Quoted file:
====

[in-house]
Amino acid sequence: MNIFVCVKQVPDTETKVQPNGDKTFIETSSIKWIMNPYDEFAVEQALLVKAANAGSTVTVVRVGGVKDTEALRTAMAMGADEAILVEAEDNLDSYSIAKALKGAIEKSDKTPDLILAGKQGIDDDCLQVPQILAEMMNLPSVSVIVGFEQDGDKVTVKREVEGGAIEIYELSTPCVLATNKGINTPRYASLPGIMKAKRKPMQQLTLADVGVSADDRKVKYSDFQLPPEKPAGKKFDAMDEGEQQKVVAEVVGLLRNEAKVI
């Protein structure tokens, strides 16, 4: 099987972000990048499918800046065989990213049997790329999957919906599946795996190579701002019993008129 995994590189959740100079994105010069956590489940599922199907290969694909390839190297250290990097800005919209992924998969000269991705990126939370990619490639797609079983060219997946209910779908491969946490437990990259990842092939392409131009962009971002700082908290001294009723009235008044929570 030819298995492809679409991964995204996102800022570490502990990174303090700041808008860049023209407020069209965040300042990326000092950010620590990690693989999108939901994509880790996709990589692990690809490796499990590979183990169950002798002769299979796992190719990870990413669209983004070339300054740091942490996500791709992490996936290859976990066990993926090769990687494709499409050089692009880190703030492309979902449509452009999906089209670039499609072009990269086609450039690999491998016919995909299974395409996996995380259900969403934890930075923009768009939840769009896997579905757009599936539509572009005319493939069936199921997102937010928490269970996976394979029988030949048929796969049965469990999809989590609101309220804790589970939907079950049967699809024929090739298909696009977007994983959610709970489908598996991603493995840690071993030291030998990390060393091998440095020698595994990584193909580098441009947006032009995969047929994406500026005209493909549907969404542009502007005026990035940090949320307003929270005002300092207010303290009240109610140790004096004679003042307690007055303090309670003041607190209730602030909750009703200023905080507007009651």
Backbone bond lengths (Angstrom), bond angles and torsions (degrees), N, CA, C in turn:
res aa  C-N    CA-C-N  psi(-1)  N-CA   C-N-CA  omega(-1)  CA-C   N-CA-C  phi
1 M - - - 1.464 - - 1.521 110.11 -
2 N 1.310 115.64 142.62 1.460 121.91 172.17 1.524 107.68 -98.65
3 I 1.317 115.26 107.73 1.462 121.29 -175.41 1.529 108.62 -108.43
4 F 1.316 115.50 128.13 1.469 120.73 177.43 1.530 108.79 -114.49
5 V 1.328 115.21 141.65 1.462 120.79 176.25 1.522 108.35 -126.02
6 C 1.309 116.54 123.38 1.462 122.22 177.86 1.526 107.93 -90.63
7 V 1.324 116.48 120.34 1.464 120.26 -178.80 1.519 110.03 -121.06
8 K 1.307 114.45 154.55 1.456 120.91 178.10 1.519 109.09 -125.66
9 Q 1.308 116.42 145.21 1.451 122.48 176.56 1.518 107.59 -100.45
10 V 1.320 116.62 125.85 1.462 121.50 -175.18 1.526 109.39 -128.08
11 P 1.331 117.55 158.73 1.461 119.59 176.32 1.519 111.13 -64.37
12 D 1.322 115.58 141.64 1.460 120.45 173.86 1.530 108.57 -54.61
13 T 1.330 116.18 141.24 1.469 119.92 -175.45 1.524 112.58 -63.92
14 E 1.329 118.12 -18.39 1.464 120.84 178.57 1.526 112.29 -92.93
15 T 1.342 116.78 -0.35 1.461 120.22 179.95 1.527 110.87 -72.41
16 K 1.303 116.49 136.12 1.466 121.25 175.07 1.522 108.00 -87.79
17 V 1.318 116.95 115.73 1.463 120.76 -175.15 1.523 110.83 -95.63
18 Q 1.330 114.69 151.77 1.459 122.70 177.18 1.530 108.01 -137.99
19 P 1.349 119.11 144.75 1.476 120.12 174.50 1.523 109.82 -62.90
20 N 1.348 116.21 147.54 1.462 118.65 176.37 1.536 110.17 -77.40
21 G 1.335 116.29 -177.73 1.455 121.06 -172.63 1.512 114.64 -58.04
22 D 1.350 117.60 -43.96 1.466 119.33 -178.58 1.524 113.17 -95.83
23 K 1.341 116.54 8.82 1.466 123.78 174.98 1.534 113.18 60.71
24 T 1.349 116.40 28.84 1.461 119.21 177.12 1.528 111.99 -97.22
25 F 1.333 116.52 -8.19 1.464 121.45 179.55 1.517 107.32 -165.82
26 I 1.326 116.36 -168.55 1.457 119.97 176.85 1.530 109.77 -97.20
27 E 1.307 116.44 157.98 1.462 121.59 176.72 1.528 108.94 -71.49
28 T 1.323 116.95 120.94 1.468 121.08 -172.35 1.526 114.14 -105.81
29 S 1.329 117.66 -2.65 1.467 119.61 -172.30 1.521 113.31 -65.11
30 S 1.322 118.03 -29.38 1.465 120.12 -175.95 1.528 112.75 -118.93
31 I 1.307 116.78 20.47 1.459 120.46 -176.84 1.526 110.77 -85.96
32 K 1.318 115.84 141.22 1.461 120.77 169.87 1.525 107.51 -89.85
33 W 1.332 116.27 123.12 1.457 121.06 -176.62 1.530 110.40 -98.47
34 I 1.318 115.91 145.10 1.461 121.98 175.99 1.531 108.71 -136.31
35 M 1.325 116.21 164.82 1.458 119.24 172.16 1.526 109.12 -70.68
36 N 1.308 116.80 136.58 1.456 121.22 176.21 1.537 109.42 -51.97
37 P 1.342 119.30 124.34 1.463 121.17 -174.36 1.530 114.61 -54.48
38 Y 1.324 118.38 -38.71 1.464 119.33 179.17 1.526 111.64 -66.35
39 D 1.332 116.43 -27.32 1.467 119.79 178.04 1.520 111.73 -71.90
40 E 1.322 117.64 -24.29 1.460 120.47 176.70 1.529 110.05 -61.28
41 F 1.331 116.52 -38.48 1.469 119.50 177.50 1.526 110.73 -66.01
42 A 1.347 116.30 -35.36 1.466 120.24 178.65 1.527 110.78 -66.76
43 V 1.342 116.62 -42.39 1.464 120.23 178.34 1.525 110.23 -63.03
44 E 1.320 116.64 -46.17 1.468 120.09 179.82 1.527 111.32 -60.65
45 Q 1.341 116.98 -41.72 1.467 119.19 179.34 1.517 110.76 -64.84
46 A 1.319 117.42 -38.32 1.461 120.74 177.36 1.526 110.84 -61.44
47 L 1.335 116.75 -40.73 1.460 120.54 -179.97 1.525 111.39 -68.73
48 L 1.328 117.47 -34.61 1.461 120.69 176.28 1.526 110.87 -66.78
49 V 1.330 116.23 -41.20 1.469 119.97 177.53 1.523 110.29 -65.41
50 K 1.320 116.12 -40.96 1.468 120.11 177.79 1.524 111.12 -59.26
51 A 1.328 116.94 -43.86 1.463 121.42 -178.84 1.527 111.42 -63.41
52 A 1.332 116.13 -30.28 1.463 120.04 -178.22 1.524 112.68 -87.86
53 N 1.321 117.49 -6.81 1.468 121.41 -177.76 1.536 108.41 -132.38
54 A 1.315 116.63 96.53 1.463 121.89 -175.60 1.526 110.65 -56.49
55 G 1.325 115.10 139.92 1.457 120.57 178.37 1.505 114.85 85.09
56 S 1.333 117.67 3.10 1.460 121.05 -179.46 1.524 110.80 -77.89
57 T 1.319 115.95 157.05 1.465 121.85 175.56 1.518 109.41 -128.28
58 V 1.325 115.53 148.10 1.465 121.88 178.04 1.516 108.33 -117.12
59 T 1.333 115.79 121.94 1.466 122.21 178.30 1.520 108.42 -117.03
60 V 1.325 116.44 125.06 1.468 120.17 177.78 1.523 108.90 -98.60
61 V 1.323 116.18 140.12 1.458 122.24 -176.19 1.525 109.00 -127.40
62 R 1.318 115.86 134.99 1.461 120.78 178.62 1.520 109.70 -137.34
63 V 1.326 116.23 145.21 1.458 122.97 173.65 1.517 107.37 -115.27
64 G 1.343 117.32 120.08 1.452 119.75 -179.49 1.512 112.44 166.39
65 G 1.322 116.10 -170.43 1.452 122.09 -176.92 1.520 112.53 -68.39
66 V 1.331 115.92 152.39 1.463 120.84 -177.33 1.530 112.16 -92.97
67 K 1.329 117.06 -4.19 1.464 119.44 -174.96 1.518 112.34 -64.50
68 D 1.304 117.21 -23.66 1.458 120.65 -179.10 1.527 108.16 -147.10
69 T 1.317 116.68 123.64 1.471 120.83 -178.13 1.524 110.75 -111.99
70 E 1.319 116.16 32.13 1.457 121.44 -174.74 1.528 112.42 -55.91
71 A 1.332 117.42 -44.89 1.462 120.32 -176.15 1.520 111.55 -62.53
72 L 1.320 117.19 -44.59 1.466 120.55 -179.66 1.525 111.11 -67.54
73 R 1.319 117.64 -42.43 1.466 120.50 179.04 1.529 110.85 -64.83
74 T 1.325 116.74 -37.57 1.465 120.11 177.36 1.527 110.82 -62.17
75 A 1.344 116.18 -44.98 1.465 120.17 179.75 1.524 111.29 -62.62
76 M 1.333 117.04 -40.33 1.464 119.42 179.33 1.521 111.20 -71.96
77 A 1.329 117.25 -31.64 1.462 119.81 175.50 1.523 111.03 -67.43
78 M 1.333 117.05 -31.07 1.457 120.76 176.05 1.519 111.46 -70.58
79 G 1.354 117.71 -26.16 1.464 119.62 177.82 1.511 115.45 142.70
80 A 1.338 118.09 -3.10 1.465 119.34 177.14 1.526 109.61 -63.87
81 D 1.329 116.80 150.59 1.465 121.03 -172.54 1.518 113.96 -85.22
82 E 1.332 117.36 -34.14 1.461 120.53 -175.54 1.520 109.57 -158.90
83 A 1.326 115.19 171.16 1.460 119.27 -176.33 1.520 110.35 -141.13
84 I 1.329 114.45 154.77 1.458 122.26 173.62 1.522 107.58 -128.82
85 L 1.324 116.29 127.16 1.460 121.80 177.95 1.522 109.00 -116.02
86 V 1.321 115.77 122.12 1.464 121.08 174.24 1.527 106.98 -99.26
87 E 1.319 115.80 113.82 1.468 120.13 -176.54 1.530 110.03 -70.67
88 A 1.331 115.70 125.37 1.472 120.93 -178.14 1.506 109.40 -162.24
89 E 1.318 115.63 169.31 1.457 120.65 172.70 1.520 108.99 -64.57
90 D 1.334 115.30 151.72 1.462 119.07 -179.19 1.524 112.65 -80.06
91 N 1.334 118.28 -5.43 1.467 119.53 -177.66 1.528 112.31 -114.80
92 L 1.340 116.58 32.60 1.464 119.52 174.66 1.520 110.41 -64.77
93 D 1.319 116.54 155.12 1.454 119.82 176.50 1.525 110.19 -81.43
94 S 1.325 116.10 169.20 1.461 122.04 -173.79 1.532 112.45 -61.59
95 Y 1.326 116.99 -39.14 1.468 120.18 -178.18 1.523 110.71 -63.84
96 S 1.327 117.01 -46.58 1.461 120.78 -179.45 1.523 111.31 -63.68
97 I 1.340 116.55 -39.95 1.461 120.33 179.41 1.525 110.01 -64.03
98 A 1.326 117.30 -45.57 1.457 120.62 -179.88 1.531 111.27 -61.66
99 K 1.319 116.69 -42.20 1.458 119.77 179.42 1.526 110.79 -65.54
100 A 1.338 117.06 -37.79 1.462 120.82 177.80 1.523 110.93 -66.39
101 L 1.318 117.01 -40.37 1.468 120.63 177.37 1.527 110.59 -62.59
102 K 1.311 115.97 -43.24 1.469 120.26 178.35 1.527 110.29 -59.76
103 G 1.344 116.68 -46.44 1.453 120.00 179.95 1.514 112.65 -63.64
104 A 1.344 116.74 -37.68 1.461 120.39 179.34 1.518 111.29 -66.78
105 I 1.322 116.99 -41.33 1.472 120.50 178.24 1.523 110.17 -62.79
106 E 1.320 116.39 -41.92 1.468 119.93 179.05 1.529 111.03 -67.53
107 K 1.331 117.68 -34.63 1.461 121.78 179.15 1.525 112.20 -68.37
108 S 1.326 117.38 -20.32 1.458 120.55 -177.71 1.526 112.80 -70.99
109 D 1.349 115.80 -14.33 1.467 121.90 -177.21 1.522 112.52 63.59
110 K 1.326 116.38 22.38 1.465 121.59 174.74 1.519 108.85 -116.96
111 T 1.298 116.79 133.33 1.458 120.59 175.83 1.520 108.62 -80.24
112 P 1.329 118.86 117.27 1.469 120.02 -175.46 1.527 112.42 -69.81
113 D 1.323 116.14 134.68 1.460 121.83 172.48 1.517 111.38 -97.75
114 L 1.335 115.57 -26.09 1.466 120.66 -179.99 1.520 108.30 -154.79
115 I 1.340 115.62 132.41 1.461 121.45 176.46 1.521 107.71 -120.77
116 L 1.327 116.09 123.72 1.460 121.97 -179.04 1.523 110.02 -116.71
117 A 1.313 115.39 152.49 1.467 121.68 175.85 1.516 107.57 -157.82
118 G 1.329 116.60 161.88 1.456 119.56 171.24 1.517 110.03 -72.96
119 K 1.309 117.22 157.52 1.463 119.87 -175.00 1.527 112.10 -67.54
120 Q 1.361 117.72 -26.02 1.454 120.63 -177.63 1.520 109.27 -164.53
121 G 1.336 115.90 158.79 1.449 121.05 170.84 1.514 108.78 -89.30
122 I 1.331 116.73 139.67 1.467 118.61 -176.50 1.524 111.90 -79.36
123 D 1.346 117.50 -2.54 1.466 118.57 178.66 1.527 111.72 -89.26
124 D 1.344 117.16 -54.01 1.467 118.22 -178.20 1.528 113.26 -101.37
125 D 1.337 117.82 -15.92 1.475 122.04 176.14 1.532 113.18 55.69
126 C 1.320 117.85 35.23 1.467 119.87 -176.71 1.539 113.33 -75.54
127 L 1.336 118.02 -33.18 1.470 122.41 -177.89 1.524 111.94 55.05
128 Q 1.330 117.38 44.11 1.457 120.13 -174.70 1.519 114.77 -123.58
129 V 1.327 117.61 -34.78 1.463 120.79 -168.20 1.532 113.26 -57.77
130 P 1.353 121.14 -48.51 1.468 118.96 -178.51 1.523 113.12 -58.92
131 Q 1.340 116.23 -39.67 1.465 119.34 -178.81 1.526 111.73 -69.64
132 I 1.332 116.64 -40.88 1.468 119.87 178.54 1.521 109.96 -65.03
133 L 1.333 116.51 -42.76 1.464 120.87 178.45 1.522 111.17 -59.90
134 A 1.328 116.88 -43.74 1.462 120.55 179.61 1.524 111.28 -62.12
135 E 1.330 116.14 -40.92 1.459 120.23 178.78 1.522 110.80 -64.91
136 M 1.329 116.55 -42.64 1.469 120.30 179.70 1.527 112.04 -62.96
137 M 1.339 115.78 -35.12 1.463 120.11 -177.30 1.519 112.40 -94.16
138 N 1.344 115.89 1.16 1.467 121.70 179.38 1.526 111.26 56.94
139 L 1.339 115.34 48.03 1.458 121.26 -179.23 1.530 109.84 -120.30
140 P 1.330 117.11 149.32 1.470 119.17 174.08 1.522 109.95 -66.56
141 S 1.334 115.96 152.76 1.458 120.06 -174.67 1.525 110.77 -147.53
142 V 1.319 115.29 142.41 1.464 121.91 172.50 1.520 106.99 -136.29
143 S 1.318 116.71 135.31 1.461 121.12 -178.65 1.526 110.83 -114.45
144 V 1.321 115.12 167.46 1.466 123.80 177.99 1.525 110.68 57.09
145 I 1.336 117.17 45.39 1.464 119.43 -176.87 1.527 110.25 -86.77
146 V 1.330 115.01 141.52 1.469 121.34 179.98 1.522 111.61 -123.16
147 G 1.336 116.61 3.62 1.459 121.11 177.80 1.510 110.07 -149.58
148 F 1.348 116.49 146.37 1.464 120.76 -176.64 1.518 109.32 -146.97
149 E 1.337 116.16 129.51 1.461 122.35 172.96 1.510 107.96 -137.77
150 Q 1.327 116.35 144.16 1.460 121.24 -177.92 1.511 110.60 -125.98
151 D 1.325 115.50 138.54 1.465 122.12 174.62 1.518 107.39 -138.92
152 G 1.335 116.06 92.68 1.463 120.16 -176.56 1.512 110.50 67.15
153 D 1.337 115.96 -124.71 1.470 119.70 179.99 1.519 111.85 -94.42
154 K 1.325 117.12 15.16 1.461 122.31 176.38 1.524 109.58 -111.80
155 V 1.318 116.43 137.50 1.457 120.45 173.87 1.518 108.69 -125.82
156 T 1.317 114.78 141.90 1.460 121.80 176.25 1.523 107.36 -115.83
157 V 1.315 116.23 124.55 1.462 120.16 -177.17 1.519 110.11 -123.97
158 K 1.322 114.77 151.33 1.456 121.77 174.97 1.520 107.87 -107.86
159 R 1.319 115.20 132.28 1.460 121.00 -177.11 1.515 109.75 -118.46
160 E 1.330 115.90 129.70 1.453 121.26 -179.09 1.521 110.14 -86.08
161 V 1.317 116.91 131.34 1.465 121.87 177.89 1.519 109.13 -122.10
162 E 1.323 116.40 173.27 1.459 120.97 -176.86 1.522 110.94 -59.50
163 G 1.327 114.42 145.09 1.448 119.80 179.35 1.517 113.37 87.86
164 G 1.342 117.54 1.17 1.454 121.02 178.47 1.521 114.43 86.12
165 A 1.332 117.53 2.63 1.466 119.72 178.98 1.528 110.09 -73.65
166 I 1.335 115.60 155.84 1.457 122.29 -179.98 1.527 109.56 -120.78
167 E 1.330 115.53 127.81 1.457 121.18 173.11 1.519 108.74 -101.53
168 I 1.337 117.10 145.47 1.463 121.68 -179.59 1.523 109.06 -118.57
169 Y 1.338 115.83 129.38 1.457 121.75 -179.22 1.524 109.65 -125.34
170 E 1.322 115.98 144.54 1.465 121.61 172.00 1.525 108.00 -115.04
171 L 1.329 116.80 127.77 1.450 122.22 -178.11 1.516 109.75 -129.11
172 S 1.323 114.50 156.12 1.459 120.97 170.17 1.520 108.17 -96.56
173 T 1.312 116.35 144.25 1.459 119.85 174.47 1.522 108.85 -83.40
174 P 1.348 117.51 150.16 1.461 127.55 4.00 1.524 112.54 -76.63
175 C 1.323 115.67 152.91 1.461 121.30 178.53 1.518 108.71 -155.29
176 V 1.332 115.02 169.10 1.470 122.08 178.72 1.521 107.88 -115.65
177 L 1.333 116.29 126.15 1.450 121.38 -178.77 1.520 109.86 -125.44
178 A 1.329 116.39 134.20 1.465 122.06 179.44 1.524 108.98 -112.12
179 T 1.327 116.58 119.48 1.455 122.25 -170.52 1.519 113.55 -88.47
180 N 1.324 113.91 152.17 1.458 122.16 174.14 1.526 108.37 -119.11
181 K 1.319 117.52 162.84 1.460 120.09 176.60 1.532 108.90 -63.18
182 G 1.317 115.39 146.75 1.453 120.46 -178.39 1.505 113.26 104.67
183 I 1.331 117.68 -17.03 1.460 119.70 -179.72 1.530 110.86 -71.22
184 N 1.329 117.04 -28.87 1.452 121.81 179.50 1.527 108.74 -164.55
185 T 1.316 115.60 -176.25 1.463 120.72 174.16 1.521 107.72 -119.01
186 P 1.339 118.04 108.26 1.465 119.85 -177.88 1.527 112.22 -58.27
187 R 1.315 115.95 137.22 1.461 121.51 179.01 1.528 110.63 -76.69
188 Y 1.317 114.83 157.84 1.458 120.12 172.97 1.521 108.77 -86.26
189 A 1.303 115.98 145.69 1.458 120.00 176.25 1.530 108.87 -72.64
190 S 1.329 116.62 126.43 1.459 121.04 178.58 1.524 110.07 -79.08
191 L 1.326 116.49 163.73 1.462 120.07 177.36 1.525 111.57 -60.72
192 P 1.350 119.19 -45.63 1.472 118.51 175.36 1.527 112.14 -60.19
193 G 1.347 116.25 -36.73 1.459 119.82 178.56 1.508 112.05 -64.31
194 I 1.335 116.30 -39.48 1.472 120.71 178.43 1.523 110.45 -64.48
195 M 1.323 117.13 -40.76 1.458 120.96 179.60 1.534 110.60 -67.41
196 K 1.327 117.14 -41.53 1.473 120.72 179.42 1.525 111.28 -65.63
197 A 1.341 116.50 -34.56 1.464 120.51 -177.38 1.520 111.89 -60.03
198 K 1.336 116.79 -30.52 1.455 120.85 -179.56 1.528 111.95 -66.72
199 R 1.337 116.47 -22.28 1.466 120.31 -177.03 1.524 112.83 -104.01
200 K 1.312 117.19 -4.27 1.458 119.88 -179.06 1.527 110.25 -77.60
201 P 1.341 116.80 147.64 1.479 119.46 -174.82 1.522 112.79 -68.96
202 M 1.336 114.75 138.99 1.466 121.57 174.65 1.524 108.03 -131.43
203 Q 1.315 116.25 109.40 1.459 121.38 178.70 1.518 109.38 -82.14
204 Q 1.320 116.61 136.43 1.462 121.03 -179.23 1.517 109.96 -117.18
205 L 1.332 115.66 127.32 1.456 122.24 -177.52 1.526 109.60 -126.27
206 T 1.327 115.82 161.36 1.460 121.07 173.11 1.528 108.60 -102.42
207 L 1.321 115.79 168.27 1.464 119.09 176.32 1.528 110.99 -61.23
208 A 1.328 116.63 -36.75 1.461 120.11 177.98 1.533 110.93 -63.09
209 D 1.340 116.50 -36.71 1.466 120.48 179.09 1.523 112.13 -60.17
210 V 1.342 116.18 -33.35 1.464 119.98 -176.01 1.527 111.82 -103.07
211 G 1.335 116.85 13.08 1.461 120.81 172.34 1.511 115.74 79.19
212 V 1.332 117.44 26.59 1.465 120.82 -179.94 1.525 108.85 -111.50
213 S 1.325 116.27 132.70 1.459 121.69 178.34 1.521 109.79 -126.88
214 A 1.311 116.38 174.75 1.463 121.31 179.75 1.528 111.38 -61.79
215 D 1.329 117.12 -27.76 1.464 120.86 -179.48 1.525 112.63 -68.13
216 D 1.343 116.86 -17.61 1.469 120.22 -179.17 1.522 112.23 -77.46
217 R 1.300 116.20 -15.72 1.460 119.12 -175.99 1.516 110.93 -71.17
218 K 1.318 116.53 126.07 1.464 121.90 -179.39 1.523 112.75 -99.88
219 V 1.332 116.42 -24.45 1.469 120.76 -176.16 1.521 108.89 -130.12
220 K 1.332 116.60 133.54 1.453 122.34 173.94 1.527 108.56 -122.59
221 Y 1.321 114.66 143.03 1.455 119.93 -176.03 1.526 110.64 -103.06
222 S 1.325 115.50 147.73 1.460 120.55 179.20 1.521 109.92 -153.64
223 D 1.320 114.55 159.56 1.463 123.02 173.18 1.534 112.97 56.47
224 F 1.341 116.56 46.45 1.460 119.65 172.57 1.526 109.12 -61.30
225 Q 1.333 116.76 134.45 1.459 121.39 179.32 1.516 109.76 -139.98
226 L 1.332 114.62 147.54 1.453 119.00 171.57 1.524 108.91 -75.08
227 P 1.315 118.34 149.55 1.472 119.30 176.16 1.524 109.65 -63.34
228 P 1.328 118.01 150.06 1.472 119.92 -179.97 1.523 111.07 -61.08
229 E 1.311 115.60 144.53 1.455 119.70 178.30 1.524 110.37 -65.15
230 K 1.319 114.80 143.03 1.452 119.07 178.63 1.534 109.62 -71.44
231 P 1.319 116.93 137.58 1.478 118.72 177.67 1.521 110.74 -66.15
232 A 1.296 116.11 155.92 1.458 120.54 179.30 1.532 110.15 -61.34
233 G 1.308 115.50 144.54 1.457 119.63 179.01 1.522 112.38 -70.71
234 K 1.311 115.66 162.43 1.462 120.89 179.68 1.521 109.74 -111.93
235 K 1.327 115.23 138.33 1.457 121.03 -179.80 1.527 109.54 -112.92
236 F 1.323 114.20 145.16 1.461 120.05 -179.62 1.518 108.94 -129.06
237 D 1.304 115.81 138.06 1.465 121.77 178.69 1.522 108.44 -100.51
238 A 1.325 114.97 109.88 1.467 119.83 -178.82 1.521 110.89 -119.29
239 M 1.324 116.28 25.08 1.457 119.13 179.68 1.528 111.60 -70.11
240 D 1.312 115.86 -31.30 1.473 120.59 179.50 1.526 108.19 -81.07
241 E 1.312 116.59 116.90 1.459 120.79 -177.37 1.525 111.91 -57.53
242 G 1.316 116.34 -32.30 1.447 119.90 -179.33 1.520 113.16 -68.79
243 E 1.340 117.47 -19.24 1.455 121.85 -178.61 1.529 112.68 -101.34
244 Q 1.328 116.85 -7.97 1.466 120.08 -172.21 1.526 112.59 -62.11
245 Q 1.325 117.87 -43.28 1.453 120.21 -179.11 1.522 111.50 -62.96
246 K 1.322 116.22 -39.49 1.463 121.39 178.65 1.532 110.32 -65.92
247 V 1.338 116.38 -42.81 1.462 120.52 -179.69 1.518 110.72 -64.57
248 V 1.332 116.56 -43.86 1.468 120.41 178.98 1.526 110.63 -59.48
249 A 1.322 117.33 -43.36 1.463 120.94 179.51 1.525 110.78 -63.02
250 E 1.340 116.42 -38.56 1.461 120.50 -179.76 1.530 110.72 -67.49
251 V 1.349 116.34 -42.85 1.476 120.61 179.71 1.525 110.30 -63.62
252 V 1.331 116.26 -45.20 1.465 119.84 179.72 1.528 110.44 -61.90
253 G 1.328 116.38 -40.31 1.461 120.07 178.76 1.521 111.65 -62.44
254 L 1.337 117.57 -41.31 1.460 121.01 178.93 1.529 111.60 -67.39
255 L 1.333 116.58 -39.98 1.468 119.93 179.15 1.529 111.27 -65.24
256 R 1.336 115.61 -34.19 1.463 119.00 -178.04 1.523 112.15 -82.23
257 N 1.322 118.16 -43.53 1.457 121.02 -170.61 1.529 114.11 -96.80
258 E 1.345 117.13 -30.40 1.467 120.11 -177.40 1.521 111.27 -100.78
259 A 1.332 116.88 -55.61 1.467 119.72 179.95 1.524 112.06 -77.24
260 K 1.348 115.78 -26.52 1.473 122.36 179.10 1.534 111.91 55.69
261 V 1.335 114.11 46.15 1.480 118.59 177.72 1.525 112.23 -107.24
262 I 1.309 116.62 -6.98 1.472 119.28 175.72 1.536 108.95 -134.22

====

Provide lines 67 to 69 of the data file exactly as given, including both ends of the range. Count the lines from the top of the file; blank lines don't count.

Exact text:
62 R 1.318 115.86 134.99 1.461 120.78 178.62 1.520 109.70 -137.34
63 V 1.326 116.23 145.21 1.458 122.97 173.65 1.517 107.37 -115.27
64 G 1.343 117.32 120.08 1.452 119.75 -179.49 1.512 112.44 166.39